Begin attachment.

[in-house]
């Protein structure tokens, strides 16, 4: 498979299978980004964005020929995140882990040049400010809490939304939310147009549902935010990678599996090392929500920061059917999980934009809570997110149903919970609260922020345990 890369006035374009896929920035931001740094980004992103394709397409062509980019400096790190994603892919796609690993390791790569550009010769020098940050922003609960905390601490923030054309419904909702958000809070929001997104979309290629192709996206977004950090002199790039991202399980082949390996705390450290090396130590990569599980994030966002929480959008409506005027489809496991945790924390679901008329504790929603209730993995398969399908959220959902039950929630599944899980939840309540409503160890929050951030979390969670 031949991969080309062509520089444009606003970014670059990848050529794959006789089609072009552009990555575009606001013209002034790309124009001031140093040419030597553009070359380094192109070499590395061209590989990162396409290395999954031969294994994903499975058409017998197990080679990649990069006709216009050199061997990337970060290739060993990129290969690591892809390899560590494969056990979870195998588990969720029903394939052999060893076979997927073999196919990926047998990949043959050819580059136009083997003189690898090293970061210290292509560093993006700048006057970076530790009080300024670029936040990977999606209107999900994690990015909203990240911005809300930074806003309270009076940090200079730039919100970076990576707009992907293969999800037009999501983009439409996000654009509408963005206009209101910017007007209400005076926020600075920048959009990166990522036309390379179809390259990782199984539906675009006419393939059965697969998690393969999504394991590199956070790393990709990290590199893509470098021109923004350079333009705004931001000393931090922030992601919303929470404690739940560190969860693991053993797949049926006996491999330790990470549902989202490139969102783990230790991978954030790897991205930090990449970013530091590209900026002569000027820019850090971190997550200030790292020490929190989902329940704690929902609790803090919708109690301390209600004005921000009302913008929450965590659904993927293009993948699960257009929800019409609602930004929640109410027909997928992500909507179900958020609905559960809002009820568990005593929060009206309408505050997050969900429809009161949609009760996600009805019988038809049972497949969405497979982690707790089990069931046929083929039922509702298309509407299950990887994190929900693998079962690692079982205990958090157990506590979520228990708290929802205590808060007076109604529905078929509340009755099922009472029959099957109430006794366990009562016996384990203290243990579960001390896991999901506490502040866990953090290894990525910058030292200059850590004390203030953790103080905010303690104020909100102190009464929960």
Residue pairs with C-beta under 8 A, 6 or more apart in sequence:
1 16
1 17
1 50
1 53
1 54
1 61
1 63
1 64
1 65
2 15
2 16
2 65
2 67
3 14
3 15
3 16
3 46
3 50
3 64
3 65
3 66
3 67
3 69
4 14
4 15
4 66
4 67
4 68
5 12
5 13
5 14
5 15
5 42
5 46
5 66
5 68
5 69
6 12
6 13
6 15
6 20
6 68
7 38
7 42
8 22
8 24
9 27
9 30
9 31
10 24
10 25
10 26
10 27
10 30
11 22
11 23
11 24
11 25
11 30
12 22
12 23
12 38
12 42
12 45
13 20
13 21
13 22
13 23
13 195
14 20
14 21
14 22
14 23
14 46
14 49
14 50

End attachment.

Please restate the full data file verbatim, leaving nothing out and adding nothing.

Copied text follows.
[in-house]
């Protein structure tokens, strides 16, 4: 498979299978980004964005020929995140882990040049400010809490939304939310147009549902935010990678599996090392929500920061059917999980934009809570997110149903919970609260922020345990 890369006035374009896929920035931001740094980004992103394709397409062509980019400096790190994603892919796609690993390791790569550009010769020098940050922003609960905390601490923030054309419904909702958000809070929001997104979309290629192709996206977004950090002199790039991202399980082949390996705390450290090396130590990569599980994030966002929480959008409506005027489809496991945790924390679901008329504790929603209730993995398969399908959220959902039950929630599944899980939840309540409503160890929050951030979390969670 031949991969080309062509520089444009606003970014670059990848050529794959006789089609072009552009990555575009606001013209002034790309124009001031140093040419030597553009070359380094192109070499590395061209590989990162396409290395999954031969294994994903499975058409017998197990080679990649990069006709216009050199061997990337970060290739060993990129290969690591892809390899560590494969056990979870195998588990969720029903394939052999060893076979997927073999196919990926047998990949043959050819580059136009083997003189690898090293970061210290292509560093993006700048006057970076530790009080300024670029936040990977999606209107999900994690990015909203990240911005809300930074806003309270009076940090200079730039919100970076990576707009992907293969999800037009999501983009439409996000654009509408963005206009209101910017007007209400005076926020600075920048959009990166990522036309390379179809390259990782199984539906675009006419393939059965697969998690393969999504394991590199956070790393990709990290590199893509470098021109923004350079333009705004931001000393931090922030992601919303929470404690739940560190969860693991053993797949049926006996491999330790990470549902989202490139969102783990230790991978954030790897991205930090990449970013530091590209900026002569000027820019850090971190997550200030790292020490929190989902329940704690929902609790803090919708109690301390209600004005921000009302913008929450965590659904993927293009993948699960257009929800019409609602930004929640109410027909997928992500909507179900958020609905559960809002009820568990005593929060009206309408505050997050969900429809009161949609009760996600009805019988038809049972497949969405497979982690707790089990069931046929083929039922509702298309509407299950990887994190929900693998079962690692079982205990958090157990506590979520228990708290929802205590808060007076109604529905078929509340009755099922009472029959099957109430006794366990009562016996384990203290243990579960001390896991999901506490502040866990953090290894990525910058030292200059850590004390203030953790103080905010303690104020909100102190009464929960």
Residue pairs with C-beta under 8 A, 6 or more apart in sequence:
1 16
1 17
1 50
1 53
1 54
1 61
1 63
1 64
1 65
2 15
2 16
2 65
2 67
3 14
3 15
3 16
3 46
3 50
3 64
3 65
3 66
3 67
3 69
4 14
4 15
4 66
4 67
4 68
5 12
5 13
5 14
5 15
5 42
5 46
5 66
5 68
5 69
6 12
6 13
6 15
6 20
6 68
7 38
7 42
8 22
8 24
9 27
9 30
9 31
10 24
10 25
10 26
10 27
10 30
11 22
11 23
11 24
11 25
11 30
12 22
12 23
12 38
12 42
12 45
13 20
13 21
13 22
13 23
13 195
14 20
14 21
14 22
14 23
14 46
14 49
14 50